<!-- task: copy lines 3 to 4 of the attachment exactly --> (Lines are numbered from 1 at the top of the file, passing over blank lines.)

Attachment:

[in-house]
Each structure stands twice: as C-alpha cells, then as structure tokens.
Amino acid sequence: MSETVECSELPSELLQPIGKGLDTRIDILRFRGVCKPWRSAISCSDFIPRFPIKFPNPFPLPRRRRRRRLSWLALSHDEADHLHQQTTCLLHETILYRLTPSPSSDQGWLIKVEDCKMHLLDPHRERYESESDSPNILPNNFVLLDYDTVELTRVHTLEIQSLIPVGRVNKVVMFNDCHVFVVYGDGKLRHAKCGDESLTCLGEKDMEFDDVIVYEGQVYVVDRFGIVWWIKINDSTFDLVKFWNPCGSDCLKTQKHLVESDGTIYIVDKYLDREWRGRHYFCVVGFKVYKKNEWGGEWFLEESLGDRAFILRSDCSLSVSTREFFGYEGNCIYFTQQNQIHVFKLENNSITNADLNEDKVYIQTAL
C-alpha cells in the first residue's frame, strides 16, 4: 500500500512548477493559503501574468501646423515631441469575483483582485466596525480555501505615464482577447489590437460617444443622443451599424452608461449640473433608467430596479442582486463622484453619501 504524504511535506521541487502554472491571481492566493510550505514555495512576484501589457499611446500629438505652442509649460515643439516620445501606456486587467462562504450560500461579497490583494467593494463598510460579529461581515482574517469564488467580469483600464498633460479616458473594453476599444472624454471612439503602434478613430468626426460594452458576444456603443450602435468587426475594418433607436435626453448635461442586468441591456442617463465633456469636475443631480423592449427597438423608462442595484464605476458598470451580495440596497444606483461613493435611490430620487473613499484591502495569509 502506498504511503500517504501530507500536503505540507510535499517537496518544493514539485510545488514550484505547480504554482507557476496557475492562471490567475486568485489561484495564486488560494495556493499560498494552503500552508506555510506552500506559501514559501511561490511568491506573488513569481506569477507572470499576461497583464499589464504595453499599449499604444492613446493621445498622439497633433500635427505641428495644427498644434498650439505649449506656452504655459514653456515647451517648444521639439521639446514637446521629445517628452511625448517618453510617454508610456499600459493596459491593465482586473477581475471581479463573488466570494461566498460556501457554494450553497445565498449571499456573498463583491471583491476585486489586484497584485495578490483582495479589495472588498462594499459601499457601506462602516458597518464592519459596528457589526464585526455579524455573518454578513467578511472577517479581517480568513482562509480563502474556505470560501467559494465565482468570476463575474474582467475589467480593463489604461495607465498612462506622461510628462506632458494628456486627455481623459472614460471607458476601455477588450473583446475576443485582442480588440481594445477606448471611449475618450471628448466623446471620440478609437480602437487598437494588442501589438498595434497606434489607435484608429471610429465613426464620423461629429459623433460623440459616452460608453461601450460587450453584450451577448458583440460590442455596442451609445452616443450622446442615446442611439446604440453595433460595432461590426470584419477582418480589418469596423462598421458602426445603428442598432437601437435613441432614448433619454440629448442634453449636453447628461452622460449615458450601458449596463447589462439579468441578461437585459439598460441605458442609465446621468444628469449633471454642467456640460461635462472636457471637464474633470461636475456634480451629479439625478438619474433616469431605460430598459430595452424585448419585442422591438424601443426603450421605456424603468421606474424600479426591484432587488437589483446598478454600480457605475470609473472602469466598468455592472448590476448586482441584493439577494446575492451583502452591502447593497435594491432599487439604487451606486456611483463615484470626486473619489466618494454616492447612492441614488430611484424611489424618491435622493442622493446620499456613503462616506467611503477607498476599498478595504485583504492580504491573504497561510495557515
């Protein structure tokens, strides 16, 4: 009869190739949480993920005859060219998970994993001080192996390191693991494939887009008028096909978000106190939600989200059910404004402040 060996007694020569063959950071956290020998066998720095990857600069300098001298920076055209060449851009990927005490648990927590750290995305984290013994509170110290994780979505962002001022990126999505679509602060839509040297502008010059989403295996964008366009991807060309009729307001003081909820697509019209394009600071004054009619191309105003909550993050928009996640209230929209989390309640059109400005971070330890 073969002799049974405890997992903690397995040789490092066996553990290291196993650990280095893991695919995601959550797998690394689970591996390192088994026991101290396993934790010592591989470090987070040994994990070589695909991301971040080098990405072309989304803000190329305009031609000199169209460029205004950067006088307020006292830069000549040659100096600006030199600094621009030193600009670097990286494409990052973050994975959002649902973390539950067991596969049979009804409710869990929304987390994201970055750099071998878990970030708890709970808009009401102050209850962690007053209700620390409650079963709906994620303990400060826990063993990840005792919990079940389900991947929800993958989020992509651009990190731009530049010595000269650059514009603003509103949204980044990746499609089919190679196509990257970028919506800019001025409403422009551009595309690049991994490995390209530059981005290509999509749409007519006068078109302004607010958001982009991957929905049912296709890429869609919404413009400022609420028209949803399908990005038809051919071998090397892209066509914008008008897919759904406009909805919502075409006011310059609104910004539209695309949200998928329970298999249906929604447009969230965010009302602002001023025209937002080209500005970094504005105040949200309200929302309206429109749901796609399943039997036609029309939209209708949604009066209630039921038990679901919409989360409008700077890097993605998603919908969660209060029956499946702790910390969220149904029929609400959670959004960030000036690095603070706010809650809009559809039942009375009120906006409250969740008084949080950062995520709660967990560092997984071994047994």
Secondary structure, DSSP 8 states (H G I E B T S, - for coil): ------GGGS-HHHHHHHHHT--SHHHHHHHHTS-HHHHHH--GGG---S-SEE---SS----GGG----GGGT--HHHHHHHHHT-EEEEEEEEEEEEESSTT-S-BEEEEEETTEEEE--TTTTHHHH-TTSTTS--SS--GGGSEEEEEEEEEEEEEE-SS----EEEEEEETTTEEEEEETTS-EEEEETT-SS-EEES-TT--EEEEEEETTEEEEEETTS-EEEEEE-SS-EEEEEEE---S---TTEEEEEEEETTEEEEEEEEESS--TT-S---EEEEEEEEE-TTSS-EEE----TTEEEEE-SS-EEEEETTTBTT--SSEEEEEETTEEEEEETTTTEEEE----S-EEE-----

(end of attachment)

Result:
Amino acid sequence: MSETVECSELPSELLQPIGKGLDTRIDILRFRGVCKPWRSAISCSDFIPRFPIKFPNPFPLPRRRRRRRLSWLALSHDEADHLHQQTTCLLHETILYRLTPSPSSDQGWLIKVEDCKMHLLDPHRERYESESDSPNILPNNFVLLDYDTVELTRVHTLEIQSLIPVGRVNKVVMFNDCHVFVVYGDGKLRHAKCGDESLTCLGEKDMEFDDVIVYEGQVYVVDRFGIVWWIKINDSTFDLVKFWNPCGSDCLKTQKHLVESDGTIYIVDKYLDREWRGRHYFCVVGFKVYKKNEWGGEWFLEESLGDRAFILRSDCSLSVSTREFFGYEGNCIYFTQQNQIHVFKLENNSITNADLNEDKVYIQTAL
C-alpha cells in the first residue's frame, strides 16, 4: 500500500512548477493559503501574468501646423515631441469575483483582485466596525480555501505615464482577447489590437460617444443622443451599424452608461449640473433608467430596479442582486463622484453619501 504524504511535506521541487502554472491571481492566493510550505514555495512576484501589457499611446500629438505652442509649460515643439516620445501606456486587467462562504450560500461579497490583494467593494463598510460579529461581515482574517469564488467580469483600464498633460479616458473594453476599444472624454471612439503602434478613430468626426460594452458576444456603443450602435468587426475594418433607436435626453448635461442586468441591456442617463465633456469636475443631480423592449427597438423608462442595484464605476458598470451580495440596497444606483461613493435611490430620487473613499484591502495569509 502506498504511503500517504501530507500536503505540507510535499517537496518544493514539485510545488514550484505547480504554482507557476496557475492562471490567475486568485489561484495564486488560494495556493499560498494552503500552508506555510506552500506559501514559501511561490511568491506573488513569481506569477507572470499576461497583464499589464504595453499599449499604444492613446493621445498622439497633433500635427505641428495644427498644434498650439505649449506656452504655459514653456515647451517648444521639439521639446514637446521629445517628452511625448517618453510617454508610456499600459493596459491593465482586473477581475471581479463573488466570494461566498460556501457554494450553497445565498449571499456573498463583491471583491476585486489586484497584485495578490483582495479589495472588498462594499459601499457601506462602516458597518464592519459596528457589526464585526455579524455573518454578513467578511472577517479581517480568513482562509480563502474556505470560501467559494465565482468570476463575474474582467475589467480593463489604461495607465498612462506622461510628462506632458494628456486627455481623459472614460471607458476601455477588450473583446475576443485582442480588440481594445477606448471611449475618450471628448466623446471620440478609437480602437487598437494588442501589438498595434497606434489607435484608429471610429465613426464620423461629429459623433460623440459616452460608453461601450460587450453584450451577448458583440460590442455596442451609445452616443450622446442615446442611439446604440453595433460595432461590426470584419477582418480589418469596423462598421458602426445603428442598432437601437435613441432614448433619454440629448442634453449636453447628461452622460449615458450601458449596463447589462439579468441578461437585459439598460441605458442609465446621468444628469449633471454642467456640460461635462472636457471637464474633470461636475456634480451629479439625478438619474433616469431605460430598459430595452424585448419585442422591438424601443426603450421605456424603468421606474424600479426591484432587488437589483446598478454600480457605475470609473472602469466598468455592472448590476448586482441584493439577494446575492451583502452591502447593497435594491432599487439604487451606486456611483463615484470626486473619489466618494454616492447612492441614488430611484424611489424618491435622493442622493446620499456613503462616506467611503477607498476599498478595504485583504492580504491573504497561510495557515